AlistairSim: Do you have any comment to make about the library closures? I believe half of all the libraries in Oxfordshire, where your own constituency is, are due to close?
Ed Vaizey: Clearly I am concerned by library closures. It's important to emphasise that I cannot intervene until a council has made a firm decision. At the moment the closures are all proposals and things change all the time. I think Somerset and Gloucestershire have already made changes. Even after a decision has been made, I have to take advice from the Museums, Libraries and Archives Council before deciding to intervene. I am a great supporter of libraries - they are important spaces for the community, not just for books, but also for internet access, education, advice, or simply as a neutral space. There are loads of library authorities that are pioneering changes which make libraries more relevant than ever.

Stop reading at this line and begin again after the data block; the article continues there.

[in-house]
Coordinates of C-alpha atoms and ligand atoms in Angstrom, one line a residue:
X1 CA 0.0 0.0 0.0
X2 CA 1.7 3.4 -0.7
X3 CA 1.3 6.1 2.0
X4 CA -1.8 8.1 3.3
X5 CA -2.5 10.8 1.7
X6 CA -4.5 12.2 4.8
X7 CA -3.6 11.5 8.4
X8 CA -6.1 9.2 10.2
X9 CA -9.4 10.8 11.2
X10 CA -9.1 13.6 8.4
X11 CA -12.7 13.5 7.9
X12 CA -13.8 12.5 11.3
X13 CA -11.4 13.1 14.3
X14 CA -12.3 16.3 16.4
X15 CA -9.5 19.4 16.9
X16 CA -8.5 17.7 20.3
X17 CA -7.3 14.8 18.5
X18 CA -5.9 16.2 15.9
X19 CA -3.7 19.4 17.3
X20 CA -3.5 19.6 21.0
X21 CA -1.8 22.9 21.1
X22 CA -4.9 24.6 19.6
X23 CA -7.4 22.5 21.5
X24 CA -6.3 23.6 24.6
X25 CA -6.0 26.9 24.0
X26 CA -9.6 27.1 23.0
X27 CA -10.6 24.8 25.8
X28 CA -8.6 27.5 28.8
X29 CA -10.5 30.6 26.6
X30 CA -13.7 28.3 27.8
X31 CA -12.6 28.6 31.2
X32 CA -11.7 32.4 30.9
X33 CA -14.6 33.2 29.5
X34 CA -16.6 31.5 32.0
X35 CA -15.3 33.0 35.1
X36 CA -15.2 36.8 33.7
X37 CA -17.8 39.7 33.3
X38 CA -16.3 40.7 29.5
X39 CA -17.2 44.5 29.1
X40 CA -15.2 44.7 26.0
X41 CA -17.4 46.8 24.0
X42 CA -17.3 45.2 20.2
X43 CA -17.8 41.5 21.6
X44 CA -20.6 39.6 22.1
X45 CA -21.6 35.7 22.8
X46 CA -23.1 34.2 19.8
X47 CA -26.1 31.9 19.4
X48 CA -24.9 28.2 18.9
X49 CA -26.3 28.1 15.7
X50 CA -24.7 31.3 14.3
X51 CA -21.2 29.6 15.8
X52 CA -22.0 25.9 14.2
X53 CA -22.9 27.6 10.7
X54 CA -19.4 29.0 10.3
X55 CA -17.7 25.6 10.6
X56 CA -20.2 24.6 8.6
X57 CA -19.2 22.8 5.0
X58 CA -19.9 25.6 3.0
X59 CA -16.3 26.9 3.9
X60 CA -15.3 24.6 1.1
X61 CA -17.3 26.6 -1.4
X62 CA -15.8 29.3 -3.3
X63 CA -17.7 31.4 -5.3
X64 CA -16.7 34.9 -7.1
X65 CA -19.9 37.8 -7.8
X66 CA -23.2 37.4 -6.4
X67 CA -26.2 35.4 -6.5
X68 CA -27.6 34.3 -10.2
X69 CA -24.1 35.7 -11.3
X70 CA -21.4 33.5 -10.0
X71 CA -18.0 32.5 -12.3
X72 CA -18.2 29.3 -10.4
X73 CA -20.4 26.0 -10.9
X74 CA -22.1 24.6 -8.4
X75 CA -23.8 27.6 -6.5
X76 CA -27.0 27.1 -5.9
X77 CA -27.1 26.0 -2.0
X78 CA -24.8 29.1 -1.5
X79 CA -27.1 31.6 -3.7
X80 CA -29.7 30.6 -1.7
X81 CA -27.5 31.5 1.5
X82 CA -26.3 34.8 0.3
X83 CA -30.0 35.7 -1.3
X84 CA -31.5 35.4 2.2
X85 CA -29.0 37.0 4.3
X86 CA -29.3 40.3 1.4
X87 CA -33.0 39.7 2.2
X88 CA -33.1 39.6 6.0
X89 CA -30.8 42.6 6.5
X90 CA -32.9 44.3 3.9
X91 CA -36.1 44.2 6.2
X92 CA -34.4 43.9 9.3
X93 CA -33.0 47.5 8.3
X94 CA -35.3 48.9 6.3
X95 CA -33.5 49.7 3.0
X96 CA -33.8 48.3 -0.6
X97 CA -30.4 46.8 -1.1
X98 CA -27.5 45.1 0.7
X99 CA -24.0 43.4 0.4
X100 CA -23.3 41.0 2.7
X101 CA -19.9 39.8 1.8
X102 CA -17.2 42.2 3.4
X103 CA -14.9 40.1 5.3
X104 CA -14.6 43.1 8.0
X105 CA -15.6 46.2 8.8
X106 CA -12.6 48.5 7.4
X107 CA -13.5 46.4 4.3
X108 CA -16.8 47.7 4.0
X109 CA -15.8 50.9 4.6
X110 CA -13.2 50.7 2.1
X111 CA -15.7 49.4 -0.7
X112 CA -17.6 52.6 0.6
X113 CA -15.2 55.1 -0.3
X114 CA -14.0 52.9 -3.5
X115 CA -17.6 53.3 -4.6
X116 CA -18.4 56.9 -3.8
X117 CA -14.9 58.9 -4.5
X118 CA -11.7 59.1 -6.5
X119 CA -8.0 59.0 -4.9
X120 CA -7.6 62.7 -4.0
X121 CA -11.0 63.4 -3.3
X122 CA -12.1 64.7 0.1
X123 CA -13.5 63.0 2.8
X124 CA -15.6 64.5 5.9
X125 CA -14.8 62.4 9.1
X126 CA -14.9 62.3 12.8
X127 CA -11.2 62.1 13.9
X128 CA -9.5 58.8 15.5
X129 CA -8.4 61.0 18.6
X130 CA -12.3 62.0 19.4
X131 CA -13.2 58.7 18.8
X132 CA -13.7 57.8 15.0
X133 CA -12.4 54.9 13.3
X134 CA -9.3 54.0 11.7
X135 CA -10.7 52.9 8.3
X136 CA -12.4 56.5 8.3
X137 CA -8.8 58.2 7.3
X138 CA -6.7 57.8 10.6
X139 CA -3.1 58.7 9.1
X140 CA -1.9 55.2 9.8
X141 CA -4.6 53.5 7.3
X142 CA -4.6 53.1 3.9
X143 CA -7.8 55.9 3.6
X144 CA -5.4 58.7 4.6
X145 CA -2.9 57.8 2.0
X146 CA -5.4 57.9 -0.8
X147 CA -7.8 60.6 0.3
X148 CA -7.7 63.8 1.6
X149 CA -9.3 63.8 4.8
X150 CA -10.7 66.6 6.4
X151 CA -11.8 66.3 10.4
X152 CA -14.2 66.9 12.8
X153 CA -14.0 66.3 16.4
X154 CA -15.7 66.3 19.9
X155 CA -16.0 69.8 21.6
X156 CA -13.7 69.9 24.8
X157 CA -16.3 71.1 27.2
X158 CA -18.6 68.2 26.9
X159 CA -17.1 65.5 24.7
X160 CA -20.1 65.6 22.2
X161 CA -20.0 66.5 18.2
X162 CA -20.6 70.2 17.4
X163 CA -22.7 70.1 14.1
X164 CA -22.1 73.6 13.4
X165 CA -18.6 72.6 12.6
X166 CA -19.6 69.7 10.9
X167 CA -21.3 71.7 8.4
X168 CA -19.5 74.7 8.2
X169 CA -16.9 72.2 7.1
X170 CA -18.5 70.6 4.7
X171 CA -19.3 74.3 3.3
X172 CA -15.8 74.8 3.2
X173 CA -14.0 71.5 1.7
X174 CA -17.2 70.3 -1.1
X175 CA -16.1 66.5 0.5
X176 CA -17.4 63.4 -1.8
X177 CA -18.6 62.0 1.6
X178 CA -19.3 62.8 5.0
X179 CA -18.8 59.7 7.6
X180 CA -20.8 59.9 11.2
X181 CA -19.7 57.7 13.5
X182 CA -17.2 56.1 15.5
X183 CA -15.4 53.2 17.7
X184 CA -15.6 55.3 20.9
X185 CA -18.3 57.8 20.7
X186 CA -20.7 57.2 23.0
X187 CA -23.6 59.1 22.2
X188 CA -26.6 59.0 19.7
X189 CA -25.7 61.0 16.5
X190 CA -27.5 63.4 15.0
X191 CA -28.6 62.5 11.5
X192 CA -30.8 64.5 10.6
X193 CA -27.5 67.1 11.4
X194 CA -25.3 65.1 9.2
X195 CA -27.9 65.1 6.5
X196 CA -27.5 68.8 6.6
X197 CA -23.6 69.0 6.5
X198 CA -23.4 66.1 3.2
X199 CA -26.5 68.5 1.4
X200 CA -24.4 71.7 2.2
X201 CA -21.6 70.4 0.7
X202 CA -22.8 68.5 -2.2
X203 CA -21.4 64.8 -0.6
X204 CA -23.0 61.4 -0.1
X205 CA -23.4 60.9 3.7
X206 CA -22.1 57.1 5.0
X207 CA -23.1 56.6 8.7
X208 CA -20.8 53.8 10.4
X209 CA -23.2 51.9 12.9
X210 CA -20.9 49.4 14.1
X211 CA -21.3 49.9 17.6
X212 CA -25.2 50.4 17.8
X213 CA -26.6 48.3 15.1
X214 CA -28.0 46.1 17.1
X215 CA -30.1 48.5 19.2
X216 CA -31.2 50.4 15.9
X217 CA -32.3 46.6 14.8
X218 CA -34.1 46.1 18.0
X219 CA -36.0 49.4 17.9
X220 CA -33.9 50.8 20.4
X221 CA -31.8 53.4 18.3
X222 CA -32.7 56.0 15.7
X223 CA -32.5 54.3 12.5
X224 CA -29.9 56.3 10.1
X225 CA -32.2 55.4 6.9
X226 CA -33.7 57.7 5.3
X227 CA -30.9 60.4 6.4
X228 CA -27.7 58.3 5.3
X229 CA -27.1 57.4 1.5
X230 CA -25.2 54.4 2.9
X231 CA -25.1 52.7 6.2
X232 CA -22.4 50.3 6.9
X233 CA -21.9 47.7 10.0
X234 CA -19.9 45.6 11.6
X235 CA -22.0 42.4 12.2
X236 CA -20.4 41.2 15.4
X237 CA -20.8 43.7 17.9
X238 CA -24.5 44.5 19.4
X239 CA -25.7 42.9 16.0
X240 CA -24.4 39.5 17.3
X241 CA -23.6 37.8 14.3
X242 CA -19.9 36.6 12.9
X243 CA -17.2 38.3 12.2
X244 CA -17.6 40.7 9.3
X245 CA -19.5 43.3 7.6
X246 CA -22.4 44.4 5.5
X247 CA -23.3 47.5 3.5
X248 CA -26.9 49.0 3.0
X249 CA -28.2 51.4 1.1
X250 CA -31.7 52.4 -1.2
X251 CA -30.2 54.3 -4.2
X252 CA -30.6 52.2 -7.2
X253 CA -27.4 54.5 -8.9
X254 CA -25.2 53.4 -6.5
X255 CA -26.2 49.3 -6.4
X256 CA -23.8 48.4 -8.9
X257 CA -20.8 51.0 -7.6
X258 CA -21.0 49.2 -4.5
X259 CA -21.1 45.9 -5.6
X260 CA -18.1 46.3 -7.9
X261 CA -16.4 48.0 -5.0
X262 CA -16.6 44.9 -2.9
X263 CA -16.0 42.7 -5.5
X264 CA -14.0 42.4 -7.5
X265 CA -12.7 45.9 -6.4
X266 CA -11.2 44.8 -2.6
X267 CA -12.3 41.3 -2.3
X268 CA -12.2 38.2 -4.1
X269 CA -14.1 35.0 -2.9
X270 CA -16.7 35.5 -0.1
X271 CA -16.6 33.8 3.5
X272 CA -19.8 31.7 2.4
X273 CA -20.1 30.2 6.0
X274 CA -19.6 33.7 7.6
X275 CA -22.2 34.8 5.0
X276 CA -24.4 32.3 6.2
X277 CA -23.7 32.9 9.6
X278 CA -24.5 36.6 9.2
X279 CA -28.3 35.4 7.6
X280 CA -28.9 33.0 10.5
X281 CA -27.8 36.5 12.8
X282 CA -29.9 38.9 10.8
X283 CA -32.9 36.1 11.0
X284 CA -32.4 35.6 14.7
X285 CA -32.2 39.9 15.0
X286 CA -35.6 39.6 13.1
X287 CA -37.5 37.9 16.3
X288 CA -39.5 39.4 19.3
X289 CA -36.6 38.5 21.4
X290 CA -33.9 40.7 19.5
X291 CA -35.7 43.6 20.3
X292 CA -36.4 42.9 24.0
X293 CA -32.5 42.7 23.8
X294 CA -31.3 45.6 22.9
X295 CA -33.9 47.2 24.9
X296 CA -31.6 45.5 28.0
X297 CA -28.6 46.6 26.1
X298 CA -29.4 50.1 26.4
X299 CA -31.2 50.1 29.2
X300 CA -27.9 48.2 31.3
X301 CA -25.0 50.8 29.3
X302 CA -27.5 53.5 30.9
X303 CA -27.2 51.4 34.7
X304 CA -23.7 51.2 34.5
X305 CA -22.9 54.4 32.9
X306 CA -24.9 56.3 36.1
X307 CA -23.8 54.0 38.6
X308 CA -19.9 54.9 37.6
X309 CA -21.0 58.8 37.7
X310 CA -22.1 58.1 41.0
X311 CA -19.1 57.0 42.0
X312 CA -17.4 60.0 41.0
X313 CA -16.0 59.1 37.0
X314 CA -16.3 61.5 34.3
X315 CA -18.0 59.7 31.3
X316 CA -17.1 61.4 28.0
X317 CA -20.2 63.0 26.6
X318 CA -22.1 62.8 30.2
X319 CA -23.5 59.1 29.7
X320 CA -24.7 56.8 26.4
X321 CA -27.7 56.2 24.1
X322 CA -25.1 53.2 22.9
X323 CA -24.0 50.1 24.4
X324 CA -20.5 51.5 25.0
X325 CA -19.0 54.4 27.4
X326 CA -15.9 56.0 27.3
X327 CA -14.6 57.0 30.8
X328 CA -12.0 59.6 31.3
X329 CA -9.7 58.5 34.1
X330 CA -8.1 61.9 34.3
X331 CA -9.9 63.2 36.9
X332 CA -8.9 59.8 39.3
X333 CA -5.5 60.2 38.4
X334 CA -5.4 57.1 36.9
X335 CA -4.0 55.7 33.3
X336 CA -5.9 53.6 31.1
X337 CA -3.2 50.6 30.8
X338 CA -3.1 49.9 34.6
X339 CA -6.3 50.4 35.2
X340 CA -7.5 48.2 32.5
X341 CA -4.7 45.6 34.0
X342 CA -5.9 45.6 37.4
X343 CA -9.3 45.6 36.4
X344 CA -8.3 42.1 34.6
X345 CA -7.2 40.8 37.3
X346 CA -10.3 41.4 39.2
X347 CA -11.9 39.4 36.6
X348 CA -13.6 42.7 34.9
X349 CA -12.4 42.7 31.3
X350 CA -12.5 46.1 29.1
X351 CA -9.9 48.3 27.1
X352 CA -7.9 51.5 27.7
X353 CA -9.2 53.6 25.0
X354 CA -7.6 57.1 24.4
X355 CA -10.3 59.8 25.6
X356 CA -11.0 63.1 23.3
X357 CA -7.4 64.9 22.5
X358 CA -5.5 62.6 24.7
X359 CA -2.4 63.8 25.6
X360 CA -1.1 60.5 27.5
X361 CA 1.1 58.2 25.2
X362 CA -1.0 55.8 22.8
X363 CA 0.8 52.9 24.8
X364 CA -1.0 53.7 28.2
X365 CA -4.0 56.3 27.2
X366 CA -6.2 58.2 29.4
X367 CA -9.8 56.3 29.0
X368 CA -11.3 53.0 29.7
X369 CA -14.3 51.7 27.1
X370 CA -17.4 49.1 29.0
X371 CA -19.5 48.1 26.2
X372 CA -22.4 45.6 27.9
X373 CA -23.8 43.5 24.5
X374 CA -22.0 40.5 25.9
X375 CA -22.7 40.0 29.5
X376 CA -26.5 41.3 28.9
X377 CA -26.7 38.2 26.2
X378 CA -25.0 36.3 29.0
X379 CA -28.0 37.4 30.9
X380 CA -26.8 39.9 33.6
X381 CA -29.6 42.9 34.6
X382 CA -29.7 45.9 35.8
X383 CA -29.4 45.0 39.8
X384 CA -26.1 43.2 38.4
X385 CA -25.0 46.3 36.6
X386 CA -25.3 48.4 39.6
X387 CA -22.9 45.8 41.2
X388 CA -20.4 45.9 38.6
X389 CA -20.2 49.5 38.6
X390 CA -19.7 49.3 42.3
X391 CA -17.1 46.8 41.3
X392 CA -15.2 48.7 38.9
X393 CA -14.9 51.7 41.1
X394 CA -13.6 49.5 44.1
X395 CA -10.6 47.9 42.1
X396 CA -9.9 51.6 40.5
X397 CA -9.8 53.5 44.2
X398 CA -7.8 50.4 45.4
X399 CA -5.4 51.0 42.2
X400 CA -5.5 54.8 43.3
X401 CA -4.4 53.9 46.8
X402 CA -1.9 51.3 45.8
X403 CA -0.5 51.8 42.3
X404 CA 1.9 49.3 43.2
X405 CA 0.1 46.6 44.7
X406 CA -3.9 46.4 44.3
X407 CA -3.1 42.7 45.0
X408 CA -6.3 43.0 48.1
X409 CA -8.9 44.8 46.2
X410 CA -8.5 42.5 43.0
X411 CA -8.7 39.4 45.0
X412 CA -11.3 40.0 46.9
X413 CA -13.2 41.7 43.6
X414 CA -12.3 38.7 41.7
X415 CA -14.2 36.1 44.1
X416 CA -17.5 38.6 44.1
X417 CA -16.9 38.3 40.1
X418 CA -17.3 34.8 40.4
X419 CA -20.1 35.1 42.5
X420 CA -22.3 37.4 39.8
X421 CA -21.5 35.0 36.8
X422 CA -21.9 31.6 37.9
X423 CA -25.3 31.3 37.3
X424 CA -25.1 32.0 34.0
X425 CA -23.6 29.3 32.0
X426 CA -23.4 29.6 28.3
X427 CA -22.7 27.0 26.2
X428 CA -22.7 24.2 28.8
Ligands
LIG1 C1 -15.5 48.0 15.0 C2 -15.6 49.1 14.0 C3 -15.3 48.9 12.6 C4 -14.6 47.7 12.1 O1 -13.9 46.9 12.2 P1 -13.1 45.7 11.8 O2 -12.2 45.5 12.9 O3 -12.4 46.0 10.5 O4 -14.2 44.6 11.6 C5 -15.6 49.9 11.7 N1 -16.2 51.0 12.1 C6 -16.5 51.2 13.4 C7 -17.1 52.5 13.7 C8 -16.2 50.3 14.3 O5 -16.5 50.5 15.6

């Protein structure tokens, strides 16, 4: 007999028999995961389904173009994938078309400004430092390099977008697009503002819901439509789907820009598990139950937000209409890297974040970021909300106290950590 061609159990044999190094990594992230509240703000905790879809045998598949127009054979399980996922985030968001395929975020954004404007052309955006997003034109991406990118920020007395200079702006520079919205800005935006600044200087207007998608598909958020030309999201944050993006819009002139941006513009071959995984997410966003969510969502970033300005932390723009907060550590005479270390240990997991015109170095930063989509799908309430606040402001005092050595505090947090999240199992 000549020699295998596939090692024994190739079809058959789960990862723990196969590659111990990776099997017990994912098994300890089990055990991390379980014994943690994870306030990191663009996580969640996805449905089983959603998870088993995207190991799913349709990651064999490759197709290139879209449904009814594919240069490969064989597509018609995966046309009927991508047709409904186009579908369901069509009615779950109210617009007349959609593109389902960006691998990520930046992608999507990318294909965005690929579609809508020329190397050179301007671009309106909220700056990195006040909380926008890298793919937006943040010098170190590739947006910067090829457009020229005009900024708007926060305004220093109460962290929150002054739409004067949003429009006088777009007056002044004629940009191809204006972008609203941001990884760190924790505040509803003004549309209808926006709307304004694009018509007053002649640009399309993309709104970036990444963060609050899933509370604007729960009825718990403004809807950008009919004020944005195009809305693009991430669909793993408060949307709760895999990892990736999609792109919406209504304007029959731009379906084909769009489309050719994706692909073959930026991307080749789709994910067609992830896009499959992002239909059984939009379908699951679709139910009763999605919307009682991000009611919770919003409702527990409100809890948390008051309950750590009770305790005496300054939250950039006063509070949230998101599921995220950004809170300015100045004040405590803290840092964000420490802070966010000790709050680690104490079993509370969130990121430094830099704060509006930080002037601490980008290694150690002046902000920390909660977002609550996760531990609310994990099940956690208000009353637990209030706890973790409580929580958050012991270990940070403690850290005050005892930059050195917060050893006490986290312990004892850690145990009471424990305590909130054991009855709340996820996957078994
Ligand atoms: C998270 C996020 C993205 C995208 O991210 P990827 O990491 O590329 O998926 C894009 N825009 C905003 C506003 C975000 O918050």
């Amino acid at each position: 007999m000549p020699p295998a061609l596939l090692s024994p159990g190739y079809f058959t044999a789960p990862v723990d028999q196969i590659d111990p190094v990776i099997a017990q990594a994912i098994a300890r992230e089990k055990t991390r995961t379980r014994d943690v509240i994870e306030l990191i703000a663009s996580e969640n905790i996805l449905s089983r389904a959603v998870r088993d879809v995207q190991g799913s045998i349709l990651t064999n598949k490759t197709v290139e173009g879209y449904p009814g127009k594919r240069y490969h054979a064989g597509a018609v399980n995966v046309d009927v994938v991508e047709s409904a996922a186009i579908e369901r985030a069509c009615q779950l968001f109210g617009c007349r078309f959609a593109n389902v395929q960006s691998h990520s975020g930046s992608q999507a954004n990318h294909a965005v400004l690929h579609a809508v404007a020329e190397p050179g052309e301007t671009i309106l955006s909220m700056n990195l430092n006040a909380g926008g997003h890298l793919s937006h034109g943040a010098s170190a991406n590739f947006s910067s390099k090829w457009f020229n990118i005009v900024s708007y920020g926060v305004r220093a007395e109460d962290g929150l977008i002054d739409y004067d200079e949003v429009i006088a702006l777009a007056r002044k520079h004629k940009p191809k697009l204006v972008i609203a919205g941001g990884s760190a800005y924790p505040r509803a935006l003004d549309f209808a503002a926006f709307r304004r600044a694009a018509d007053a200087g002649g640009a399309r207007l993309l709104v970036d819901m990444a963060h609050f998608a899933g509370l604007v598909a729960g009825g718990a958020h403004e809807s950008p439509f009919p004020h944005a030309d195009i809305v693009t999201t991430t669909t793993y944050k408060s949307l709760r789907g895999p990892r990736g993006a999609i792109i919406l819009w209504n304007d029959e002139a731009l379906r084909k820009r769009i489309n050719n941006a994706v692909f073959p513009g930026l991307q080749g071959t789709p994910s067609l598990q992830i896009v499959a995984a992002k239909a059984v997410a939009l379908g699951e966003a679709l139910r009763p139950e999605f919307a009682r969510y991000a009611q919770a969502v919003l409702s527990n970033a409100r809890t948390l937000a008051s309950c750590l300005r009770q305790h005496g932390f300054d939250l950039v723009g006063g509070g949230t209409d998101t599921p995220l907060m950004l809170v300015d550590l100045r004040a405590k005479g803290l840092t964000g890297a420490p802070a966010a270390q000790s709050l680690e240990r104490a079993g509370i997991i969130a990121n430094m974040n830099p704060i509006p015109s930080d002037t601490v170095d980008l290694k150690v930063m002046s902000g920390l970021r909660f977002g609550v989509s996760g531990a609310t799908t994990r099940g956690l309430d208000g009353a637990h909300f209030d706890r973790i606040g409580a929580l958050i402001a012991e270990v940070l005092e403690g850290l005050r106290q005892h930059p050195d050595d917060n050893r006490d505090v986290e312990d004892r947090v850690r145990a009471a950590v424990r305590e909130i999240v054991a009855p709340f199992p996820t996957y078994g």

arentfanny: I want your thoughts on library closures. Dorset is proposing to close 20 out of its 34 libraries, but about to spend a few million on a new flagship one.
Ed Vaizey: I can't comment on the specifics here, but it is worth making a general point that sometimes headline closures can mask a decision by a council to invest in a different strategy, like investing in key libraries while closing others.
sethstarkaddersmackerel: Don't you realise that allowing all these libraries to be closed is going to lose a hell of a lot of Conservative votes? There are a lot of people - including older people like my parents, and many young families who use libraries, who will never forgive your party for allowing this to happen.
Ed Vaizey: I hear what you say. What I would say is that libraries are a local service, delivered by local councils, who are democratically elected. So they can listen to their voters and take decisions in the light of what their voters are telling them.
Bumperrlicious: So what can and will you do when the libraries do announce their changes?